On 1 July 2020, the Victorian Government reminded workplaces that with strict new legislation, Workplace Manslaughter is now a criminal offence. Workplace Safety Minister Jill Hennessy said, “If the negligence of an employer costs someone their life, they will be charged and will go to jail — that’s the law now.”
The offence applies to employers, self-employed individuals and ‘officers’. It also applies when negligent action by an employer causes the death of a member of the public.
In addition, the Government is fulfilling its pledge to reform occupational safety in Victoria by widening the requirements that describe workplace death.
Fatalities occurring on the road while employed, suicides due to a health and safety failure in the workplace, deaths from occupational illnesses such as silicosis, and deaths in the workplace arising from a criminal act will all be recognised in the WorkSafe toll count from 1 July 2020.
What You Need to Know about the Workplace Manslaughter Laws
- Industrial murder is now a criminal offence.
- Could result in imprisonment for a maximum term of 20 years.
- $16.5 million maximum fine.
- Applies to deaths of workers and non-employees.
- It is possible to charge employers, self-employed individuals and ‘officers’ of a company or organisation.
In Victoria, a person will be found guilty of manslaughter at work where they:
- Participate in action that is negligent; and
- That conduct amounts to a violation of an OHS obligation owed to another individual; and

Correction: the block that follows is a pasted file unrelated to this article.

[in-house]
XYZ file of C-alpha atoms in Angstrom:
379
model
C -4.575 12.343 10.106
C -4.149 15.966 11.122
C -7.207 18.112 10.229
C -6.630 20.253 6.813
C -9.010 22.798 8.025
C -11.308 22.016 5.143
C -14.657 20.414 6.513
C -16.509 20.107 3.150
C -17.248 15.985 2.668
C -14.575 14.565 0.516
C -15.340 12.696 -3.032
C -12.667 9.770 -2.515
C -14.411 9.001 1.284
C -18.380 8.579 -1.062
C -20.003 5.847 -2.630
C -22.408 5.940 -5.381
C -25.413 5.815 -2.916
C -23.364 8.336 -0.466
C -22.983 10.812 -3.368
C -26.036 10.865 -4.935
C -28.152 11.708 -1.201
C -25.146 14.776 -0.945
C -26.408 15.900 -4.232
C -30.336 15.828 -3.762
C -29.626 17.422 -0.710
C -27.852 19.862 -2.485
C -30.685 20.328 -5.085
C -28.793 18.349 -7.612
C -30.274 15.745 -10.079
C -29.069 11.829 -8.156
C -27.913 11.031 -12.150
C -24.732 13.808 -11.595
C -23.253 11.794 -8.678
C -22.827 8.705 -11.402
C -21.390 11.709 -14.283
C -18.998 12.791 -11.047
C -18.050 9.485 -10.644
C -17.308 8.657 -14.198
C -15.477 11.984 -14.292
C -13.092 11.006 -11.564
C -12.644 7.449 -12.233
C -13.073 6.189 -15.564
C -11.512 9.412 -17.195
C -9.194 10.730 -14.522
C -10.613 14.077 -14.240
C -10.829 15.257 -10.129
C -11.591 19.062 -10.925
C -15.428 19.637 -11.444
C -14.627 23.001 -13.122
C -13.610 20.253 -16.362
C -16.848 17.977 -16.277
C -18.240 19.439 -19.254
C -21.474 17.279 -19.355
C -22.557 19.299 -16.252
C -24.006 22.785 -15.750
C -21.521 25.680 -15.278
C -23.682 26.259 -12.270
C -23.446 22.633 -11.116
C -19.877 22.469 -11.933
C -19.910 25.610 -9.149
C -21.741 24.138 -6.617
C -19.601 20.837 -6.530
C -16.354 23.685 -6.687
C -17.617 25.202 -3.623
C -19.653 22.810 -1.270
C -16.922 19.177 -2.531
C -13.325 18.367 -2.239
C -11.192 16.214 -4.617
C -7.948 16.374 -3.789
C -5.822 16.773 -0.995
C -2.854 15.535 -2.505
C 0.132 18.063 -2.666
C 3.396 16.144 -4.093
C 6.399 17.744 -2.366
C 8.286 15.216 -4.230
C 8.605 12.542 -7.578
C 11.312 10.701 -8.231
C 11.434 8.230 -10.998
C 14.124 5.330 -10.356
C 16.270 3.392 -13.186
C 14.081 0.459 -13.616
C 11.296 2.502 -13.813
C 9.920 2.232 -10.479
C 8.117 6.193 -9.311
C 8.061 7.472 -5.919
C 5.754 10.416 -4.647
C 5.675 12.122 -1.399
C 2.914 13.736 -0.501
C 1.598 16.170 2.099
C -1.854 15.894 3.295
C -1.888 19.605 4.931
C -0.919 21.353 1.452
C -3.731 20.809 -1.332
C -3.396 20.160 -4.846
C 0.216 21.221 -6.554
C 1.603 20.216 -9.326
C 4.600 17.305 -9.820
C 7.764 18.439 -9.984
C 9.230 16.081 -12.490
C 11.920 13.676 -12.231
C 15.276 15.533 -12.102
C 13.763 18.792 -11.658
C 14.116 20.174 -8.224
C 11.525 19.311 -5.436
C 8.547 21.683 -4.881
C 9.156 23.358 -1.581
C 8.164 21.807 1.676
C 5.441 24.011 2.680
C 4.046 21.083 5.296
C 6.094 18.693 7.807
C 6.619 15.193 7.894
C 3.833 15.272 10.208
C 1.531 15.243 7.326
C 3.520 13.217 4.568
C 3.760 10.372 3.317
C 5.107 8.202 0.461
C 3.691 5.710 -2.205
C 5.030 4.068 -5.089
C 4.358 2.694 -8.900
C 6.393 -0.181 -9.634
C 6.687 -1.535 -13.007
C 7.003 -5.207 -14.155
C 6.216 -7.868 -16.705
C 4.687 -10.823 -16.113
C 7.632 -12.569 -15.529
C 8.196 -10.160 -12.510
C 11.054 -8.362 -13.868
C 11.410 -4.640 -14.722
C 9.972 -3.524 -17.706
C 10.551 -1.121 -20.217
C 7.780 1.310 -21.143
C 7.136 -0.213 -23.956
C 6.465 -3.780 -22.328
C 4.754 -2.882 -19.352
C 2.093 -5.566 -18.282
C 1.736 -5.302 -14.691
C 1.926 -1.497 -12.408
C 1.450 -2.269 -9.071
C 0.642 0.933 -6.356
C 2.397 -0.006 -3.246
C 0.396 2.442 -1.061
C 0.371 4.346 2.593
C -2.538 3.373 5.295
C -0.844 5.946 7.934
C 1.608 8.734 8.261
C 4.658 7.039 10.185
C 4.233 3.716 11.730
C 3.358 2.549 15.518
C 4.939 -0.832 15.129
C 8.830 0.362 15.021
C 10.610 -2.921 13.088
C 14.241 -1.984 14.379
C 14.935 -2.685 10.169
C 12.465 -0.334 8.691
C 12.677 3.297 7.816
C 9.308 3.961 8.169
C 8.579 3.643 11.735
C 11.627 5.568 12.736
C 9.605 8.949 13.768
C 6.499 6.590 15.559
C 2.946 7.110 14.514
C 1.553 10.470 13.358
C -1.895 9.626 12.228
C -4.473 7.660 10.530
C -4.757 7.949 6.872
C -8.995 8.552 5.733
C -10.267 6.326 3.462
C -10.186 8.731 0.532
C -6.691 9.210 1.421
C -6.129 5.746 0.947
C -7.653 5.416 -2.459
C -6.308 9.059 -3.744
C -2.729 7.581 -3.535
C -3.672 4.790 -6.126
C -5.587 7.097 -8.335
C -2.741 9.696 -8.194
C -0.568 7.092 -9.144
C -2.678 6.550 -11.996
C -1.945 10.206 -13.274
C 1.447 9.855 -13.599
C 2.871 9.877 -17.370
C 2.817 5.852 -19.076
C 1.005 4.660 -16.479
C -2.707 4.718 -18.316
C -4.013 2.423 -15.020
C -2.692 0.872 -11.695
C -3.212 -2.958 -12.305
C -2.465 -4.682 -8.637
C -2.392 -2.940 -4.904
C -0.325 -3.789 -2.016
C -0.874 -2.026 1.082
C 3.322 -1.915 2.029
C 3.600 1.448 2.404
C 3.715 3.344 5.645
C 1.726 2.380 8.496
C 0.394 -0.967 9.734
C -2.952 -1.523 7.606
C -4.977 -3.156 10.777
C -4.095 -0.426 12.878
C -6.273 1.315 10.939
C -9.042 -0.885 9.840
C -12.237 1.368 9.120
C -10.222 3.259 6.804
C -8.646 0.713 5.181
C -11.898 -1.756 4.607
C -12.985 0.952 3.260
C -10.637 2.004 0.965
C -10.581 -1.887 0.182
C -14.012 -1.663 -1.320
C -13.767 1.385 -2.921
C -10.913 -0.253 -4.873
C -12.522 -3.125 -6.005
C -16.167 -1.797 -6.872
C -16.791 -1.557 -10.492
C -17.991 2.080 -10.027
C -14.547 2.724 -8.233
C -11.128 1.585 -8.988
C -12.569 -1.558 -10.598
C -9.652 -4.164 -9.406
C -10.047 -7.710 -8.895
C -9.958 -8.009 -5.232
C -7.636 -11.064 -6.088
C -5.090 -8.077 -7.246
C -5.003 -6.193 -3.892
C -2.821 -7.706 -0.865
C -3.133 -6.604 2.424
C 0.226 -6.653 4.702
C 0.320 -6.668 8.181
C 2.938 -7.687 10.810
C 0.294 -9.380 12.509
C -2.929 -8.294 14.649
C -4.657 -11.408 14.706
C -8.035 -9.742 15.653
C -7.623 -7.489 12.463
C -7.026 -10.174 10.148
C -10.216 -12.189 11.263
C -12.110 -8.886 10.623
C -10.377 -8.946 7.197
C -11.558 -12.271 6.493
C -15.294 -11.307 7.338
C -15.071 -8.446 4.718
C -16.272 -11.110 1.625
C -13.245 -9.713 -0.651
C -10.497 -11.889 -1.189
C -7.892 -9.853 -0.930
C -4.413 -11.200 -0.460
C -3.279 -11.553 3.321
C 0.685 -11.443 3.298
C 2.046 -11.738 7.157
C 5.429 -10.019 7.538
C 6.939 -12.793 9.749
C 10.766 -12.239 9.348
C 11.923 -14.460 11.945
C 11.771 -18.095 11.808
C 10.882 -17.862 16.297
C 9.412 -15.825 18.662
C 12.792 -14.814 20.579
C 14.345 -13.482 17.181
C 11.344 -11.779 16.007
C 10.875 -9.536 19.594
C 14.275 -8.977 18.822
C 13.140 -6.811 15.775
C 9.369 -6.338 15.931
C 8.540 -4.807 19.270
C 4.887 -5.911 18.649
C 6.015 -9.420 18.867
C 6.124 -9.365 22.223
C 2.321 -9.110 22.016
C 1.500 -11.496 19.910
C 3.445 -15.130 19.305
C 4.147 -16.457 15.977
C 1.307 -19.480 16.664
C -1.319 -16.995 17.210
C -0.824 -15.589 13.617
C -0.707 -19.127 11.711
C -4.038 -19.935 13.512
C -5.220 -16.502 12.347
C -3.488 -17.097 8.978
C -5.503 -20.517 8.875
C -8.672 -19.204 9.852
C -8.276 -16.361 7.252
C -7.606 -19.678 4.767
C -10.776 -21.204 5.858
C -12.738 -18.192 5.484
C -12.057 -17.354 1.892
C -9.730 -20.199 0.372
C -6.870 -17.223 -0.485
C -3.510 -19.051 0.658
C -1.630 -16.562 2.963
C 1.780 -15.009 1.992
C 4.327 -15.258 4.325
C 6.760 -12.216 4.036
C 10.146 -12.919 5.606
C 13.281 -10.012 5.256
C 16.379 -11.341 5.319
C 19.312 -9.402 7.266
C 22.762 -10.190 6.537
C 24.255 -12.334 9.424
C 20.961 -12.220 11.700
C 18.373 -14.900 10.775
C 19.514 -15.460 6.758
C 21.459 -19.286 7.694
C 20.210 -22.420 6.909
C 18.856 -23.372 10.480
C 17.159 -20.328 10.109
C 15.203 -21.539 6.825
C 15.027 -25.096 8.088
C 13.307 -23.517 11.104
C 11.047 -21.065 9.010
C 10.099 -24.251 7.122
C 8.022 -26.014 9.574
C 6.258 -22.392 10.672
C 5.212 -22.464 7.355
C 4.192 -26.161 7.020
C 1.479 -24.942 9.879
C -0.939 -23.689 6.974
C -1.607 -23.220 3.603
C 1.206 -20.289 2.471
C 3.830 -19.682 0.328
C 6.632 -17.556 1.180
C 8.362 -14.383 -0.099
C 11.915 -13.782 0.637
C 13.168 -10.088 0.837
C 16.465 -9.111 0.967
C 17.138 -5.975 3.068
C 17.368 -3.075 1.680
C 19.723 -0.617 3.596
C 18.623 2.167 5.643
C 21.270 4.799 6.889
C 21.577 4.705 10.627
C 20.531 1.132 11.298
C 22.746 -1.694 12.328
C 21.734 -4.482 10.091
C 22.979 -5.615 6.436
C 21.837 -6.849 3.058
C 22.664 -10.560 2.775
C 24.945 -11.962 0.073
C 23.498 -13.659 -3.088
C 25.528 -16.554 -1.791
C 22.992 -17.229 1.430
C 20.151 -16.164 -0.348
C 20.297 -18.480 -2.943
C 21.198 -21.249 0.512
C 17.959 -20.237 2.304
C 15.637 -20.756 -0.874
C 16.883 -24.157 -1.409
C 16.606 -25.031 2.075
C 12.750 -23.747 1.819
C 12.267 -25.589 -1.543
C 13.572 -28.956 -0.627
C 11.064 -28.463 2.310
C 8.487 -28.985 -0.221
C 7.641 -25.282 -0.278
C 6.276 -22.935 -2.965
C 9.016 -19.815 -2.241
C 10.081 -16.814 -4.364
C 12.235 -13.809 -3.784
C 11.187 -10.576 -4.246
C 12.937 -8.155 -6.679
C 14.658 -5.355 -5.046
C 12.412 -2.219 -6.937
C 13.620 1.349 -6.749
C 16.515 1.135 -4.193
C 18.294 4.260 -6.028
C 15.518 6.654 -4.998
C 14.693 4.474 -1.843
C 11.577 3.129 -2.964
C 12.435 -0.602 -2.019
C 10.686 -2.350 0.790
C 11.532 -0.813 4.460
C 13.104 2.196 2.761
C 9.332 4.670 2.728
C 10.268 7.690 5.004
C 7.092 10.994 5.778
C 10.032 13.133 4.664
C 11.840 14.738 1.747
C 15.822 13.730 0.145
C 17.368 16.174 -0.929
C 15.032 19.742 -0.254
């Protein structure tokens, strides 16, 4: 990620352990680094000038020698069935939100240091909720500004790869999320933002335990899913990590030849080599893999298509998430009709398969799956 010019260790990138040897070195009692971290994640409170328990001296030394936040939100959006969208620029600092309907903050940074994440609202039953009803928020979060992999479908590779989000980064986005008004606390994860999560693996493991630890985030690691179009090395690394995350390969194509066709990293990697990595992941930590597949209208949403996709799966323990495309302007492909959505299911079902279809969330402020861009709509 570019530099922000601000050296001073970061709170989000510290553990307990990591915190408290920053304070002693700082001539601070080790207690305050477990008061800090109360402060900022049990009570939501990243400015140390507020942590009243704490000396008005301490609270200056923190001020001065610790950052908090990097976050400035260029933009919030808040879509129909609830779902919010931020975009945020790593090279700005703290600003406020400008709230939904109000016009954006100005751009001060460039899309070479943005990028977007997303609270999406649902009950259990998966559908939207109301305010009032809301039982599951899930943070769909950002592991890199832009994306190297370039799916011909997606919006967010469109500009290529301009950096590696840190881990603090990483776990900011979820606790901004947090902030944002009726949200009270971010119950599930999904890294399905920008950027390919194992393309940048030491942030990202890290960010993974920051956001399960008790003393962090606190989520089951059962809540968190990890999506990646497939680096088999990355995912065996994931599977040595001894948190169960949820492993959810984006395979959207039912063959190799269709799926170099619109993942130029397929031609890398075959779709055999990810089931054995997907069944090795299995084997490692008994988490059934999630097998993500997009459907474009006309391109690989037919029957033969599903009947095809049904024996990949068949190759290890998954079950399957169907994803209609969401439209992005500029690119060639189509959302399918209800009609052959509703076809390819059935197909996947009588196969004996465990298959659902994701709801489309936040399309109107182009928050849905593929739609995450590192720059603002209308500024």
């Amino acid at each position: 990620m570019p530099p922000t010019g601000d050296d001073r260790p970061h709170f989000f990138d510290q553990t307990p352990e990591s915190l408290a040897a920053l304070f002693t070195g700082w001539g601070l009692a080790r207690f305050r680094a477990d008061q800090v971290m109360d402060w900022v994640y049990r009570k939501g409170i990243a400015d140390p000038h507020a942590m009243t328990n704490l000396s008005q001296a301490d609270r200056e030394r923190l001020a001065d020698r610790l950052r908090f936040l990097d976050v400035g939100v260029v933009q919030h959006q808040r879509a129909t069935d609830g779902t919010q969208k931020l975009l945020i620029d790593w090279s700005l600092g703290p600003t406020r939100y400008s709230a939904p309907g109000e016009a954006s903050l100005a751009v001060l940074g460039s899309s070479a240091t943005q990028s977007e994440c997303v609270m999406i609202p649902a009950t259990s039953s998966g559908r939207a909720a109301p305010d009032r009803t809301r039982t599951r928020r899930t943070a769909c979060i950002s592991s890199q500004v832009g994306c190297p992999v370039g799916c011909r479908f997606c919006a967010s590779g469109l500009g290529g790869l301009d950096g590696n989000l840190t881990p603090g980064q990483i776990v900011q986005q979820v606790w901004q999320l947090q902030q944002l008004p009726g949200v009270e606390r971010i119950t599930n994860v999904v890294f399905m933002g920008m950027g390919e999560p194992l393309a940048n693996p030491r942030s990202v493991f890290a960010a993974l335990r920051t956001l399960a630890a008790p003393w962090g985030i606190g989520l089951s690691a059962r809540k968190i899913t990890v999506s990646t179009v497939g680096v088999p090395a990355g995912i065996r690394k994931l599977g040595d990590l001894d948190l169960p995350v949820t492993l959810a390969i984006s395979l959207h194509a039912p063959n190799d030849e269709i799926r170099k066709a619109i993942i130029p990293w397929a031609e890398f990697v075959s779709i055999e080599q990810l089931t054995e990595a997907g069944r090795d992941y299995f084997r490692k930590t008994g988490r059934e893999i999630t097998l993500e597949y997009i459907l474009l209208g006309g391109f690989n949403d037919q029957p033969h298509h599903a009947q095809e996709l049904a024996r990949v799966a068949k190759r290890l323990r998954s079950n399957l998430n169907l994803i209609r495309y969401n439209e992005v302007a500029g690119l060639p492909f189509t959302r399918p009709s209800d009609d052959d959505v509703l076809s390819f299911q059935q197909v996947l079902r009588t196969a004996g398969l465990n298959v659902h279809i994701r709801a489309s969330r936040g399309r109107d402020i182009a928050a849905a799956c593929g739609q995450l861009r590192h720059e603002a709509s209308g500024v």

- The action causes the other person’s death.
The laws are backed by a $10 million package to strengthen occupational safety investigations and compliance, including a specialist WorkSafe team to lead inquiries and prosecutions, and two new WorkSafe Victoria Family Liaison Officers to provide further assistance to families.
Why this change was introduced
“Twenty-four people died in a workplace incident in 2019, 24 families, groups of friends and communities who lost a loved one, a friend, a teammate or a colleague,” WorkSafe Chief Executive Colin Radford noted.
He also went on to state, “There are no reasons to place the lives of staff at risk and WorkSafe will not hesitate to prosecute those who do.”
With 49,771 visits completed and 14,939 health and safety compliance notices released, more WorkSafe inspections were carried out than ever before in 2019, and we expect this trend to continue.
The Victorian Government is hiring an additional 40 specialist building inspectors by 2022 to implement the occupational manslaughter legislation.
What you need to do
The legislation highlights a strong emphasis on a compliance culture. High-risk practises and OHS risk control management policies, processes and management plans should be checked and amended to ensure that they comply with existing requirements for reasonably practicable controls. It is also important to integrate a safety culture, including casuals and contractors, from management and employees.
Colin Radford, chief executive of WorkSafe, said a single death in the workplace was one too many. “When it comes to occupational safety, there is absolutely no reason for cutting corners. All employees must take time to adequately evaluate health and safety risks in the workplace and prepare how to reduce or handle them, since it can be catastrophic to fail to do so.” The bottom line is that this change in legislation came into effect on 1 July, 2020. In order to protect your staff and yourself, you need to have the correct OHS systems in place.
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